“Baseball, Little League in particular, let’s you understand how to handle adversity with character,” said Mr. Piscotty. “Those are lessons learned early in a child’s development. It sets the foundation not only for them as baseball players, but as men for the future. Baseball and Little League gives you a huge variety of choices and opportunities to teach life lessons that are important in development.”
While their Little League careers may be over, it has become evident to Mr. Piscotty that those lessons were learned by each of their sons as they have played through the higher levels of the game.
“I remember watching all of my boys play as they became older and saw how they would interact with the young players during Little League days at their college games and in the minors,” said Mr. Piscotty. “My favorite pictures are when they’re signing autographs for young kids. It’s important for them to know they were there at one point. As players, they all seem to be much more eager and willing to interact with the kids.”
For Stephen, life in the Major Leagues has been a dream come true since he was originally drafted by the Cardinals in 2015, including an opportunity to play in the inaugural MLB Little League Classic, but the most impactful moment during his MLB career came in 2017 when the Cardinals agreed to trade him to the Athletics to allow him to return home and be just a short drive from his mother who was battling ALS, also known as Lou Gehrig’s Disease, at the time.
“I’ve been an A’s season ticket holder and fan for 25 years, so to have him come to his home team was great, but clearly what was the most touching was that when the Cardinals traded him, they sent him home,” said Mr. Piscotty. “That was a big deal for us.”
Gretchen Piscotty’s battle with ALS ended in May 2018, just months after Stephen returned home to play for the A’s, but her legacy will continue to live forever as Mike, Stephen, and his two brothers have gone on to start a non-profit special project fund known as the ALS CURE Project to support breakthroughs in ALS treatment and the search for a cure. As a testament to his character and effort to help others through this cause, Stephen was even most recently named the recipient of the 54th annual Hutch Award, as well as a variety of other awards and honors.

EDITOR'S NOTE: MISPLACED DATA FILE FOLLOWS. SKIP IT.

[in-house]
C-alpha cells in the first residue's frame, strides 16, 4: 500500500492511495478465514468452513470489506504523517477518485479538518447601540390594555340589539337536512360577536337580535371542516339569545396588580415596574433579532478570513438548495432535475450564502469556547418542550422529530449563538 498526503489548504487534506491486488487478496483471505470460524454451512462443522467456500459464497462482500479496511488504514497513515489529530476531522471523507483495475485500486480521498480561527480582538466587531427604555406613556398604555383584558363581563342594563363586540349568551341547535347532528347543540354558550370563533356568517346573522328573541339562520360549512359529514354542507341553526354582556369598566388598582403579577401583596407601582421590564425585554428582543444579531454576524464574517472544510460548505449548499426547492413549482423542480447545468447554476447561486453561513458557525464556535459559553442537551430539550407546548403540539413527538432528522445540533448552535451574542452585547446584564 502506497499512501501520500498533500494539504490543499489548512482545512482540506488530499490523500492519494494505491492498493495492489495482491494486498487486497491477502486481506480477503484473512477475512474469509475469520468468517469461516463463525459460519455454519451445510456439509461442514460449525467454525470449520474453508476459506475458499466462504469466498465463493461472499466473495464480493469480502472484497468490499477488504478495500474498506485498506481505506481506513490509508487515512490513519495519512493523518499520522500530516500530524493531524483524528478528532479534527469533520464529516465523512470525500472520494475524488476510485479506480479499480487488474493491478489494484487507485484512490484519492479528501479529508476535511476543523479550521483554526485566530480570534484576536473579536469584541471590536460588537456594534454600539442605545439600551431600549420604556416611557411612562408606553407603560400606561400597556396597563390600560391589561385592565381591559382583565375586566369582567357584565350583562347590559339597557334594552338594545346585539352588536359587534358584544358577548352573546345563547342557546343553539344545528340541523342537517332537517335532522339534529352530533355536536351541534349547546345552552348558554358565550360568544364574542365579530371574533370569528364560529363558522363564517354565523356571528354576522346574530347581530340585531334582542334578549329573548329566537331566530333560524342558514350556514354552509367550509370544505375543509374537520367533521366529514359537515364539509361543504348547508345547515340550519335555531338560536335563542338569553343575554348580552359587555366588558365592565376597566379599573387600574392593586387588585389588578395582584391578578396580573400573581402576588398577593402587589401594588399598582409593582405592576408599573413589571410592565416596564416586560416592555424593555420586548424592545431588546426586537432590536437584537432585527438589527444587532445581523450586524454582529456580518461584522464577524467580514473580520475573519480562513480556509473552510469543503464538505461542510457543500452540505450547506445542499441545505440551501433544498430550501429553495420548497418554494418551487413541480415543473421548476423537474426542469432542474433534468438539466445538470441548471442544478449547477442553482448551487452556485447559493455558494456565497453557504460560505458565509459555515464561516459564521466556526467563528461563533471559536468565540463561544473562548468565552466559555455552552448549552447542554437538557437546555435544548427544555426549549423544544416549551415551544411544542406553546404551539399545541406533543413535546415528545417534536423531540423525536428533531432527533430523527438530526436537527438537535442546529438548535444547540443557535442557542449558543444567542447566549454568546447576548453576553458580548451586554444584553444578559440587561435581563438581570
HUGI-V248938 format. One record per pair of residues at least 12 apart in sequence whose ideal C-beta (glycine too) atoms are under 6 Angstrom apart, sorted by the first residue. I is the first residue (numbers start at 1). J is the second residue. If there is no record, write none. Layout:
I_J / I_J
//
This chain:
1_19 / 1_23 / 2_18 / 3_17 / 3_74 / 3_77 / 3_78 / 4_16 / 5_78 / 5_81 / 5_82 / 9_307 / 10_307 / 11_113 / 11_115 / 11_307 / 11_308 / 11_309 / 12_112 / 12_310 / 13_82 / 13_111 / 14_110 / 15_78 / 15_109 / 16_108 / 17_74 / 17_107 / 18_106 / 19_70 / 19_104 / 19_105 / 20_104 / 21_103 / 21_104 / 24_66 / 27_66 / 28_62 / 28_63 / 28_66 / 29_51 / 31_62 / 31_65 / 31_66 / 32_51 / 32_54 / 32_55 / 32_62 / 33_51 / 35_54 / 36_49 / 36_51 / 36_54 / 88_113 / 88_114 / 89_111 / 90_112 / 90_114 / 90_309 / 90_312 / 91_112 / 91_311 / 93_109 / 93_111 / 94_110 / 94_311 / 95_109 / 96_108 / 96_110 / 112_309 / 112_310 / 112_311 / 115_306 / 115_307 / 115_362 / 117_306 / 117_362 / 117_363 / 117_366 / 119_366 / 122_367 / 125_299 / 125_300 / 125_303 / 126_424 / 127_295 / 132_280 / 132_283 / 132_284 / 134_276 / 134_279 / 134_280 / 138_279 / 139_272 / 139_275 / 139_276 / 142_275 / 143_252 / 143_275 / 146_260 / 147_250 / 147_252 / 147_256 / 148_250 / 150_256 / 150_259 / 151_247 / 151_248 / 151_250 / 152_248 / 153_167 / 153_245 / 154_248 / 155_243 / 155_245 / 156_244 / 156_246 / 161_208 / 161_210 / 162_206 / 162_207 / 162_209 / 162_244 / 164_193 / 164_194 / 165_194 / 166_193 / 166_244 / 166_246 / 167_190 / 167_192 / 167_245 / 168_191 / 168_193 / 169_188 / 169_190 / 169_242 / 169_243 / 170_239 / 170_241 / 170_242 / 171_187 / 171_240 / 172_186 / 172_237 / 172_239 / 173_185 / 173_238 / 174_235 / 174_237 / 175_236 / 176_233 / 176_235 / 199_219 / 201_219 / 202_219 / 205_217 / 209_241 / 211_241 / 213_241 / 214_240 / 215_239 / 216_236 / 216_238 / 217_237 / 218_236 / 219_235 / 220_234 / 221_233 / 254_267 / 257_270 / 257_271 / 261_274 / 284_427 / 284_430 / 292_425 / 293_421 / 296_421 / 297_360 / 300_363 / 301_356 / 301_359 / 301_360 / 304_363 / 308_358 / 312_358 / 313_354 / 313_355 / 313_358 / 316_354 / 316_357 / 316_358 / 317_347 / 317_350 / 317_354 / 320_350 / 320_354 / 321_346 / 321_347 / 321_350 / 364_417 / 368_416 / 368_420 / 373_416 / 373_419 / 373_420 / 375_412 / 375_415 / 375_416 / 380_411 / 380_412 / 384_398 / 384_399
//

“There are a lot of organizations trying to optimize their particular work with ALS through fundraising, but we are trying to cure ALS, so for us, winning the World Series would be curing ALS,” said Mr. Piscotty. “With this project, I want to try and take my coaching lessons and coach the organizations supporting ALS to find a way to work together as a team to come up with the win and cure ALS. That’s something I learned as a coach Little League and is something I have used throughout my entire life.”
For the entire Piscotty family, this journey through life is much more than what happens on the baseball field, but the friendships that they have created and all the lessons that helped create the foundation for who they have become all began in Little League.
“When you’re playing in a community based program in the city you live, you develop these relationships with people you’ll be with for a long time,” said Mr. Piscotty. “Little League is consistent and community-based, and the relationships Gretchen and I have developed as well as the relationship the players have developed go on and on. Even some of the guys in Stephen’s wedding are his 9-year-old Little League all-star team baseball buddies.”
Donations made during the opening days of the Little League Baseball World Series will also be provided to the ALS CURE Project, on behalf of Gretchen Piscotty.